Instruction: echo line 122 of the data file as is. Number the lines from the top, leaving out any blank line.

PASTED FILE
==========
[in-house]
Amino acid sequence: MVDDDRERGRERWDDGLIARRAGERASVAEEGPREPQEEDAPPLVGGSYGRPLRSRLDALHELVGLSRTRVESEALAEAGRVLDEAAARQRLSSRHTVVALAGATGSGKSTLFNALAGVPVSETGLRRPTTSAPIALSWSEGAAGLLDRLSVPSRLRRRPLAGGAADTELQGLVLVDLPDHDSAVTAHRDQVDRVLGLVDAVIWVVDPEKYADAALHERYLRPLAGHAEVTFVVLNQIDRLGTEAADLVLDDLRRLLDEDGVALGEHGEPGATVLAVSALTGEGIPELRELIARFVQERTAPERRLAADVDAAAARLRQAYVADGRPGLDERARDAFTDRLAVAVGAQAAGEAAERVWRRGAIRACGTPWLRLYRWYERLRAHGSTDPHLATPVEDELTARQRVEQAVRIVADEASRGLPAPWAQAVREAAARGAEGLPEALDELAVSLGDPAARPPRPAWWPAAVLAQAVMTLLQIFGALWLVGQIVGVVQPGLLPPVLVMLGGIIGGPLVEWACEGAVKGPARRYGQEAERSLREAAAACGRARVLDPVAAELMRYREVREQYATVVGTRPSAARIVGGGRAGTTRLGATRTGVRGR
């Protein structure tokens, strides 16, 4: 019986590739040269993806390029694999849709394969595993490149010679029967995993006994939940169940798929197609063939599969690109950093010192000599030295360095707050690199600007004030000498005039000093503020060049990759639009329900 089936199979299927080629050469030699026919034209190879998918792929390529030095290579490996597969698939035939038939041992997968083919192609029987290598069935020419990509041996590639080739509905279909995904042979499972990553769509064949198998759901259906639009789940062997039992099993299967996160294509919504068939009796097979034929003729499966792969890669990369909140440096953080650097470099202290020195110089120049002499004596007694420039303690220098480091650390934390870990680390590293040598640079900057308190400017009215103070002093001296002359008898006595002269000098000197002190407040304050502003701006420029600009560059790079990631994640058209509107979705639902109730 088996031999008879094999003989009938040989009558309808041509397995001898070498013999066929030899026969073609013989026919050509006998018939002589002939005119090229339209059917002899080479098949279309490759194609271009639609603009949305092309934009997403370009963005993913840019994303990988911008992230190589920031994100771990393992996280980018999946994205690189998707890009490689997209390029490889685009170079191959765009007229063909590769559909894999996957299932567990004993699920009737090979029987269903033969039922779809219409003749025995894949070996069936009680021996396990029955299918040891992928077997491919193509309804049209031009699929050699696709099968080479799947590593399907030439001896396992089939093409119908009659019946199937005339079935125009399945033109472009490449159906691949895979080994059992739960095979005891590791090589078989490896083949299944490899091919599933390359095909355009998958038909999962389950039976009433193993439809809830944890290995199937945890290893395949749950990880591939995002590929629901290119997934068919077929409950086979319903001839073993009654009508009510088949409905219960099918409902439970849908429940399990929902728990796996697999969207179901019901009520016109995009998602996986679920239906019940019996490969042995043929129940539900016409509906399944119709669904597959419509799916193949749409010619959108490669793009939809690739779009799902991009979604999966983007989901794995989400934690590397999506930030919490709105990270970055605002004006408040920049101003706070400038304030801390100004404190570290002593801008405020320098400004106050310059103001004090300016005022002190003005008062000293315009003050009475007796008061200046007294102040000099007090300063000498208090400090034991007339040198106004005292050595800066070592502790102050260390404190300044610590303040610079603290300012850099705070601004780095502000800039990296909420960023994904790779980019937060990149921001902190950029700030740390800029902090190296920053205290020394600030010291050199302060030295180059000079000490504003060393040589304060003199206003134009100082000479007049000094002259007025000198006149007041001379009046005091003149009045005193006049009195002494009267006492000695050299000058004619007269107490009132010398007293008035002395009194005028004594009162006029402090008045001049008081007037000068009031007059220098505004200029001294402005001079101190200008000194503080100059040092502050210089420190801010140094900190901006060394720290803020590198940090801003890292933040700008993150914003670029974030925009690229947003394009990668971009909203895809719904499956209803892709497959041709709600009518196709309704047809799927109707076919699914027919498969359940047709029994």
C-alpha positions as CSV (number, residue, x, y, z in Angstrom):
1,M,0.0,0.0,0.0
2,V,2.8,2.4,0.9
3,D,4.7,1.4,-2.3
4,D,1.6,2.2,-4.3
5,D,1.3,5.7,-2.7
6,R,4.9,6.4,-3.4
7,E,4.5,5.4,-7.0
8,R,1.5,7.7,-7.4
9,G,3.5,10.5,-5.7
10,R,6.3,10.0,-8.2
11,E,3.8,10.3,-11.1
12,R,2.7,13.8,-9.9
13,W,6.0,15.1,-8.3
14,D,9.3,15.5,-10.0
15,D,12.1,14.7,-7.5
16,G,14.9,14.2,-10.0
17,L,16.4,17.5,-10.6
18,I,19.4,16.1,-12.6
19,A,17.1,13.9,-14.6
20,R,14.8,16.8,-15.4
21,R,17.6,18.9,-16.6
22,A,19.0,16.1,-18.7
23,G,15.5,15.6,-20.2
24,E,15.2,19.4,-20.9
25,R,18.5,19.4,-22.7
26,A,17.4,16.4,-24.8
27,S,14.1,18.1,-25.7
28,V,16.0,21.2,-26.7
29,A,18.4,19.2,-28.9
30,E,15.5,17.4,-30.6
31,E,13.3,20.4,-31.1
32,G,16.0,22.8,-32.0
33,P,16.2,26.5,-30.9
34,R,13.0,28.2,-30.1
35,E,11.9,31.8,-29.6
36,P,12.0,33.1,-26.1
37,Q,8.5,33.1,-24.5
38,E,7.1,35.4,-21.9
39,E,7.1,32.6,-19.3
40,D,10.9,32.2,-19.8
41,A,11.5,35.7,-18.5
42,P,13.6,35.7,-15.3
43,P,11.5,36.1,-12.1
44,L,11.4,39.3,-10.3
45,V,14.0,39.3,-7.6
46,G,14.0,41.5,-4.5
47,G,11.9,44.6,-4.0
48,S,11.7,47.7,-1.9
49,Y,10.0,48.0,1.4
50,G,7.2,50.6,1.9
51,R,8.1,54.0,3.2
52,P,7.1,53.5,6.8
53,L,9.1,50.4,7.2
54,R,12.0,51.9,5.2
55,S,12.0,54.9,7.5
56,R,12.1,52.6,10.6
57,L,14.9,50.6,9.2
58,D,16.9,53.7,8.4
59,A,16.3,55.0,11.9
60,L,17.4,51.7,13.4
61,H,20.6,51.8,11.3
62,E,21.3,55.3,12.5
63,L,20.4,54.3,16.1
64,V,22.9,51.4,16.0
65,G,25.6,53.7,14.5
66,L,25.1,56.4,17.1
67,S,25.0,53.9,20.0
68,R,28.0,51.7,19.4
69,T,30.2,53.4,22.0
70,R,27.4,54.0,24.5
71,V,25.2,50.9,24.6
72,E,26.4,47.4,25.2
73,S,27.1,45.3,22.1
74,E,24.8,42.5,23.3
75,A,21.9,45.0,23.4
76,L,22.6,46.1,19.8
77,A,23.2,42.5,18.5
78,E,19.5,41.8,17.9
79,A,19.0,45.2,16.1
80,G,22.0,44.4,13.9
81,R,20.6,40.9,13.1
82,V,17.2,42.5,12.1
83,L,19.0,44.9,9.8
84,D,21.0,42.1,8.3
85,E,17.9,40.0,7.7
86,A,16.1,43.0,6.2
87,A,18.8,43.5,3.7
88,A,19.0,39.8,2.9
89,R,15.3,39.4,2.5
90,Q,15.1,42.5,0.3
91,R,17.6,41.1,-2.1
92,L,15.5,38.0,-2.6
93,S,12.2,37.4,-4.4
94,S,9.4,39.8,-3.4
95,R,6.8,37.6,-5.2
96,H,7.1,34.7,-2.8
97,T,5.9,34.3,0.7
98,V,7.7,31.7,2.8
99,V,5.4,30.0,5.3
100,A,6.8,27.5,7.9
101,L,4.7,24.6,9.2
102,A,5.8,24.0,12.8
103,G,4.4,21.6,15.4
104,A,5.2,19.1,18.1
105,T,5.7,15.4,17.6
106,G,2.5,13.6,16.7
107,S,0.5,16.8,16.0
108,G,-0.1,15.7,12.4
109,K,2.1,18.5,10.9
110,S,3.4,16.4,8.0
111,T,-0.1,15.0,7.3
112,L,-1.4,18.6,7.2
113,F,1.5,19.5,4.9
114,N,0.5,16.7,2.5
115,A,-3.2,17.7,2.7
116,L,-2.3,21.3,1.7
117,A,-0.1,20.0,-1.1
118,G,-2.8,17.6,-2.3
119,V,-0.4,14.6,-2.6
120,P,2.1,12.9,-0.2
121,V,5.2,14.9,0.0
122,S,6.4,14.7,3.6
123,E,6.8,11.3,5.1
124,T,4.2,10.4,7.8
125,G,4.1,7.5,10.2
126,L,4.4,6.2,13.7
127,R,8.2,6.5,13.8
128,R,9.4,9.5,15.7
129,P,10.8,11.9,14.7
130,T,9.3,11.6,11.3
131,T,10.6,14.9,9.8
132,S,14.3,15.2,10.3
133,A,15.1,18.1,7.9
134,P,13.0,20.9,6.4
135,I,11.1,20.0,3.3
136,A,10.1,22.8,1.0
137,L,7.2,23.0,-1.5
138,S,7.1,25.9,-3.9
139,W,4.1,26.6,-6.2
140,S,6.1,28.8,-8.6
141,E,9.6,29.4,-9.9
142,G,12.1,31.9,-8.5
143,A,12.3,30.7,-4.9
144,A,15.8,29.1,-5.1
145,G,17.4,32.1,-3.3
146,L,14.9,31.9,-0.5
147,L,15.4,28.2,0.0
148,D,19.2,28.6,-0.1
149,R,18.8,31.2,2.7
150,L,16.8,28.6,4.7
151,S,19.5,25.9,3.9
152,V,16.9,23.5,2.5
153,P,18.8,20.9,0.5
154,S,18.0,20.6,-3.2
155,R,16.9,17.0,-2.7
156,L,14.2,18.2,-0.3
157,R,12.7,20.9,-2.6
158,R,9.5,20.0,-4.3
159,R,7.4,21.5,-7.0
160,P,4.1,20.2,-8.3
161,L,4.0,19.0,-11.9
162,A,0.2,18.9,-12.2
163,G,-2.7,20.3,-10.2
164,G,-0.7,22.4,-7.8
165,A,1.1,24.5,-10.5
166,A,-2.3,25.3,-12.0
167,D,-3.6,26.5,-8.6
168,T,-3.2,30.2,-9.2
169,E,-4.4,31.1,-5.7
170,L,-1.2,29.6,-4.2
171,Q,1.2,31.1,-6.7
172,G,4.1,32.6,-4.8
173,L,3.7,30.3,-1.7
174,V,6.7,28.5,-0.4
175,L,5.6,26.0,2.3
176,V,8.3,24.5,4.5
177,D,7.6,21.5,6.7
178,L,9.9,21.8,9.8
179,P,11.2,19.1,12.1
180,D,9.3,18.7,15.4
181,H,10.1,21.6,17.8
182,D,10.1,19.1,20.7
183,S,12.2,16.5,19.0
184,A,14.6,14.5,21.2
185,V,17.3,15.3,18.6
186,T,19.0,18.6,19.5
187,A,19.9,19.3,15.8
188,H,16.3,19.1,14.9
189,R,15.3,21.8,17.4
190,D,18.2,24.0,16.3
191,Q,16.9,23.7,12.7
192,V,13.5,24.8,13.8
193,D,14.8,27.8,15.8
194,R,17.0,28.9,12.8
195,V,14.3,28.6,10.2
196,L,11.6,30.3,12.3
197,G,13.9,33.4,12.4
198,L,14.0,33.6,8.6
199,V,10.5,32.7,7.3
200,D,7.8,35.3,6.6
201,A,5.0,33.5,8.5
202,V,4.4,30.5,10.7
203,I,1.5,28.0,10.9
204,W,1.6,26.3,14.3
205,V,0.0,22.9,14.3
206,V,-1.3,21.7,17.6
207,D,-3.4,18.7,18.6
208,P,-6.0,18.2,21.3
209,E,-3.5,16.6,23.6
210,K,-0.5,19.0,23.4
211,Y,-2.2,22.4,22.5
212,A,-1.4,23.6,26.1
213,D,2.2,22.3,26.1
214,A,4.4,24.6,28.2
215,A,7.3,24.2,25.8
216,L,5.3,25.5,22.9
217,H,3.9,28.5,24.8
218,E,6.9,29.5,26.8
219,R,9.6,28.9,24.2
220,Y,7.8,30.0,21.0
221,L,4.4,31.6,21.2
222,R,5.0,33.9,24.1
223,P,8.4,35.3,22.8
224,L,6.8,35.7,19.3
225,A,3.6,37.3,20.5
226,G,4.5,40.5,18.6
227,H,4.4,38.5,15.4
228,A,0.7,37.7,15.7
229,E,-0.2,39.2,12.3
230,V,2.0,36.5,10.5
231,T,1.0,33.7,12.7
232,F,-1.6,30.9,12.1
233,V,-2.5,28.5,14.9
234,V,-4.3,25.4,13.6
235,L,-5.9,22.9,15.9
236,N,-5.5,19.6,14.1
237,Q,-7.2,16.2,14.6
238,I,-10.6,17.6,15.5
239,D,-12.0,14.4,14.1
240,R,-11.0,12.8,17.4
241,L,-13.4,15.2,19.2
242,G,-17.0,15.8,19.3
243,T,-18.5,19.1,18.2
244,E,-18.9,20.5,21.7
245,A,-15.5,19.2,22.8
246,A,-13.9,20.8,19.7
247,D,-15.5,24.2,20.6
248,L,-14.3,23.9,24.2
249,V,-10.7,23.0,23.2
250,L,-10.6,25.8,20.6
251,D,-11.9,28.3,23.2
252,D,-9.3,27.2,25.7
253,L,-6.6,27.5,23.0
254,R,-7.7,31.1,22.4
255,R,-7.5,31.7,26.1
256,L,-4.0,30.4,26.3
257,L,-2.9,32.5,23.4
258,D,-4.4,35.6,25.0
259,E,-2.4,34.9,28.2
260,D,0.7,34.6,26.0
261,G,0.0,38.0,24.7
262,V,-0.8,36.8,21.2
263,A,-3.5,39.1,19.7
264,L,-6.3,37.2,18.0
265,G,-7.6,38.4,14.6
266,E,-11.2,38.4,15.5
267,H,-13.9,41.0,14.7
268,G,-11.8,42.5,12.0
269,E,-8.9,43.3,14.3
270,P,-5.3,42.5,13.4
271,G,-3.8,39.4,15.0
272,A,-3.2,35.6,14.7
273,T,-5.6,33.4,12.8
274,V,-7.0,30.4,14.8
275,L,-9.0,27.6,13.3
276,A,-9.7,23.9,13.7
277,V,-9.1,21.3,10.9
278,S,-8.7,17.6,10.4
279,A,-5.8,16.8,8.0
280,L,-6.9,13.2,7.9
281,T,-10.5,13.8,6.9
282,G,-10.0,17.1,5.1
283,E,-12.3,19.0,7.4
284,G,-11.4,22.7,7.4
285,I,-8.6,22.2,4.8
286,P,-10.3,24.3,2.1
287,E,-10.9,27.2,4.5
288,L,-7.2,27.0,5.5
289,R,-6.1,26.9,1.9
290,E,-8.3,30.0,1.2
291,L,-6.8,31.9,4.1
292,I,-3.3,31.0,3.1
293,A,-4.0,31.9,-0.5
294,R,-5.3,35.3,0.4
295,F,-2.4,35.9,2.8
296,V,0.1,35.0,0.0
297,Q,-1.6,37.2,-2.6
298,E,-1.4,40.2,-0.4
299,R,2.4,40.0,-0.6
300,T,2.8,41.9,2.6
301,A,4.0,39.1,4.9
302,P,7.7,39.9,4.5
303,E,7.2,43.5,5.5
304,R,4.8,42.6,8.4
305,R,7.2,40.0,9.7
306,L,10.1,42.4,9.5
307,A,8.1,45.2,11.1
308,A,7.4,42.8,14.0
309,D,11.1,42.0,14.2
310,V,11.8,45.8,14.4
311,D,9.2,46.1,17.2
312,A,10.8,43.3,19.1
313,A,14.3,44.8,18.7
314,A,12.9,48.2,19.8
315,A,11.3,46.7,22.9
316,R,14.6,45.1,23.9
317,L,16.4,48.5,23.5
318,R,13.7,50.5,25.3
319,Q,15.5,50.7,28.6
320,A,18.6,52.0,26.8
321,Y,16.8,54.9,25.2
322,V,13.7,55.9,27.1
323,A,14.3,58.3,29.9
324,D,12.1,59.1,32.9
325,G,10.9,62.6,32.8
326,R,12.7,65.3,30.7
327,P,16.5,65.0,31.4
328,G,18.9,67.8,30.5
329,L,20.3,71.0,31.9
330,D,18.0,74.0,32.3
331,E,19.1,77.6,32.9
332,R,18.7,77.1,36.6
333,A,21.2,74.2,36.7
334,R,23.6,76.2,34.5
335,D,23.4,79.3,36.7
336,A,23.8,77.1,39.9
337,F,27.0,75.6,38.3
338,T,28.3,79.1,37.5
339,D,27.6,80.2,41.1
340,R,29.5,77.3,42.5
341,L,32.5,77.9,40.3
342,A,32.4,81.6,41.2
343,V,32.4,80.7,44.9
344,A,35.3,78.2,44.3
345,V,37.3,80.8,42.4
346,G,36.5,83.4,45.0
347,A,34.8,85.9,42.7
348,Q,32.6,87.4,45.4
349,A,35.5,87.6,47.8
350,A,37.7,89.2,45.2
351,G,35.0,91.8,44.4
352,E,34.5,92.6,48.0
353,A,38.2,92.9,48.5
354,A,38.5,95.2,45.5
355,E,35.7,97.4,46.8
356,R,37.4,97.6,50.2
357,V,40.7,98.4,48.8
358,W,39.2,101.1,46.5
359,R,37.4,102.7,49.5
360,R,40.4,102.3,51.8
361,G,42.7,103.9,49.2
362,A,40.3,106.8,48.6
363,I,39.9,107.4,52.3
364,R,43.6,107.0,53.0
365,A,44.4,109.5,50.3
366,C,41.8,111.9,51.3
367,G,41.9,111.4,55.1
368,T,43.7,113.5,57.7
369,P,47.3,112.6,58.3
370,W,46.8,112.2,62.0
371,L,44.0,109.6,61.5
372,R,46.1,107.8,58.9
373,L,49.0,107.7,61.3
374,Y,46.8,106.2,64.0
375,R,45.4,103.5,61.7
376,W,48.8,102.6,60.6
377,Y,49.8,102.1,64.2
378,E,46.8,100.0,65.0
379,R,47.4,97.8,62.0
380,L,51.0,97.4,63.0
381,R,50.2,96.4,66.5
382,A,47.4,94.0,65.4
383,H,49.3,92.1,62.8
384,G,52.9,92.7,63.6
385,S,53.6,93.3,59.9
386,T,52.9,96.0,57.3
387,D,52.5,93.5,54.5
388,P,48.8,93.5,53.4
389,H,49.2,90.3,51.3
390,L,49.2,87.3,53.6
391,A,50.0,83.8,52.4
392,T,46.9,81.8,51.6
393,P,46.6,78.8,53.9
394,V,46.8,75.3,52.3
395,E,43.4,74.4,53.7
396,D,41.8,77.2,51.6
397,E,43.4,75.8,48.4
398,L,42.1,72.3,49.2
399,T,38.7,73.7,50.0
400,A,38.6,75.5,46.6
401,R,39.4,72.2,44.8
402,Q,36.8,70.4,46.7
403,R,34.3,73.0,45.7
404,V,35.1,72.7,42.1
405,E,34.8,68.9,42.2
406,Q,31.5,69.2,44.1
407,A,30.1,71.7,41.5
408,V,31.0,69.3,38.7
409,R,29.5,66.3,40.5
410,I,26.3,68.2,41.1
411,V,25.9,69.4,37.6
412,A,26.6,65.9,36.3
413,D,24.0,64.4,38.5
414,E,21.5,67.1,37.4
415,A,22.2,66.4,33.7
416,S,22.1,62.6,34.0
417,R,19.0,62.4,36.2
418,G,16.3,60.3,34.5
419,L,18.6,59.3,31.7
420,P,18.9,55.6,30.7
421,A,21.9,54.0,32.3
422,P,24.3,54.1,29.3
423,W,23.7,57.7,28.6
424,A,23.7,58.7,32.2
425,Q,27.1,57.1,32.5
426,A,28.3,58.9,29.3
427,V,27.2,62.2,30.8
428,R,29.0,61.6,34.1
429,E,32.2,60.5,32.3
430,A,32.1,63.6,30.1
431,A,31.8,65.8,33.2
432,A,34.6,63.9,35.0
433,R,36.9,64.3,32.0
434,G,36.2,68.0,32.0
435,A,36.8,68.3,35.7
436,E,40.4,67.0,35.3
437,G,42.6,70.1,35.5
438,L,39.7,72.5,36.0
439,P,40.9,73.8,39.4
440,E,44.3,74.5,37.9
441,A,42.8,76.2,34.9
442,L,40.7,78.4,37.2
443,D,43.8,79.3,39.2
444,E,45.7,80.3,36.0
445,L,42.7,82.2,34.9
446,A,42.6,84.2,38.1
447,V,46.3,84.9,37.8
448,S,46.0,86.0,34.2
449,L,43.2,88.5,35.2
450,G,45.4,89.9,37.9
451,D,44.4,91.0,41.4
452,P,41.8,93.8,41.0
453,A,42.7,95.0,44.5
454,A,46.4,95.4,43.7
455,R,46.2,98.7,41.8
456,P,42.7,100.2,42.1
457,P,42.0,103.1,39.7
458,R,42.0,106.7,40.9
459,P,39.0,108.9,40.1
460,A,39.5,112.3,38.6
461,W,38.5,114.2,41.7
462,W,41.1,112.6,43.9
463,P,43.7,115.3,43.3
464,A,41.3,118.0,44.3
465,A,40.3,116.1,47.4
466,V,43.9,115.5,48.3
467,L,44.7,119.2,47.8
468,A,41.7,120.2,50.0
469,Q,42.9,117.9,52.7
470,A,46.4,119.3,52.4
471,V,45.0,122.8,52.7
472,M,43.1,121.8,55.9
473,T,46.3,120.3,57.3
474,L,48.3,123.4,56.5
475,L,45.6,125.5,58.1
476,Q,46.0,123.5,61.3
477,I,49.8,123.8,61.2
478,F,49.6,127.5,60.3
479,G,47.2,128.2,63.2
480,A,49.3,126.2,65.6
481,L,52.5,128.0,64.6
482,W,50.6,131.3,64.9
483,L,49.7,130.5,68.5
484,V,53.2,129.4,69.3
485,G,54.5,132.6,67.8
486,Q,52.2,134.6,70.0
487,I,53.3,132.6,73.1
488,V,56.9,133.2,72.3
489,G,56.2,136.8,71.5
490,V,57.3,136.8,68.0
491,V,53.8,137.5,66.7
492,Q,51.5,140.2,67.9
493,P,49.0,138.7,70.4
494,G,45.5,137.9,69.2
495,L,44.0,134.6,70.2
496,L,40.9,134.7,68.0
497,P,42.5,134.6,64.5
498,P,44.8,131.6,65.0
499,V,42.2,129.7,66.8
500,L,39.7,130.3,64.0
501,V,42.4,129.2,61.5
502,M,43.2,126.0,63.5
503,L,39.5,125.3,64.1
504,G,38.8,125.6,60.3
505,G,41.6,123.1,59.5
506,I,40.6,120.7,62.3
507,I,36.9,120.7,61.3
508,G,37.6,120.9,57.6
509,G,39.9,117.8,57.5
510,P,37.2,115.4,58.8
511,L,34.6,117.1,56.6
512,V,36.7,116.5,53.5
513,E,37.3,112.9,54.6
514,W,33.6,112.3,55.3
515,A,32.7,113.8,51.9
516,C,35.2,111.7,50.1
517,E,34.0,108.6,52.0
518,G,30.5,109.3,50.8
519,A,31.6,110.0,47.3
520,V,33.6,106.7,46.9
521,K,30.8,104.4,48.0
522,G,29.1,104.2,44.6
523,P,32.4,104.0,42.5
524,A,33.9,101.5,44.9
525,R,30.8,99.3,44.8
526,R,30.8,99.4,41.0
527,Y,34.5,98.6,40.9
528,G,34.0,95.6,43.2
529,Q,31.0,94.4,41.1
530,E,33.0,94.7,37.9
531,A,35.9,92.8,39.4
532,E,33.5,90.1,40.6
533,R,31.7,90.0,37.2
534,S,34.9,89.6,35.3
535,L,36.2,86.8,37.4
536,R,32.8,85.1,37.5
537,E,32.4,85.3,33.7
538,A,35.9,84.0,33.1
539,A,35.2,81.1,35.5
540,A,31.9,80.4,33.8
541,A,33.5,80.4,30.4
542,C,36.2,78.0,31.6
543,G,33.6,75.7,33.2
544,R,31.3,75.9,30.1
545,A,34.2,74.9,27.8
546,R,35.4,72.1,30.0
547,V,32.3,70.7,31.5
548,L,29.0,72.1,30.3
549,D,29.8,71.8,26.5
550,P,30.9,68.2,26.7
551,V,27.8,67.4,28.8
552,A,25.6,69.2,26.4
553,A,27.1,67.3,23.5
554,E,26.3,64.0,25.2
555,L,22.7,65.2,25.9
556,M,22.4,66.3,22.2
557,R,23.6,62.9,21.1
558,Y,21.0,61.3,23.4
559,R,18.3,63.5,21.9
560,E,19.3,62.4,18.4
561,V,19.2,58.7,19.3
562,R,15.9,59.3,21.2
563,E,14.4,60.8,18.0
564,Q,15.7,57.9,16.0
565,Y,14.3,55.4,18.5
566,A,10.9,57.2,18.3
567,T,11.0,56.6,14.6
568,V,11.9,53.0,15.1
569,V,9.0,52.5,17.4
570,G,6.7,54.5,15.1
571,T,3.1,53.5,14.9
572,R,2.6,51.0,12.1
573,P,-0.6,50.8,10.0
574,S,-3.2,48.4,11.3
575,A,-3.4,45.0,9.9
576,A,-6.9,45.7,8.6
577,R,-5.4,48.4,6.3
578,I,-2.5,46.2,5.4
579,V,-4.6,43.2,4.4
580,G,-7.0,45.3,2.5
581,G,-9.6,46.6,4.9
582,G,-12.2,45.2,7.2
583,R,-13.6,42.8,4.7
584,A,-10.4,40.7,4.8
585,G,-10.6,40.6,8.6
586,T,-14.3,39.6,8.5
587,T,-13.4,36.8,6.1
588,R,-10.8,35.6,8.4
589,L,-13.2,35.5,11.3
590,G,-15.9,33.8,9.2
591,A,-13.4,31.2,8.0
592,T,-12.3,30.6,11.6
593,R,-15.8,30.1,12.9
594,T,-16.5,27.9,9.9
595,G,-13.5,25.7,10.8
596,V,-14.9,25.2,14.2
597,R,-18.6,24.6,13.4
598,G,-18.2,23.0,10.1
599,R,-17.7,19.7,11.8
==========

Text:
118,G,-2.8,17.6,-2.3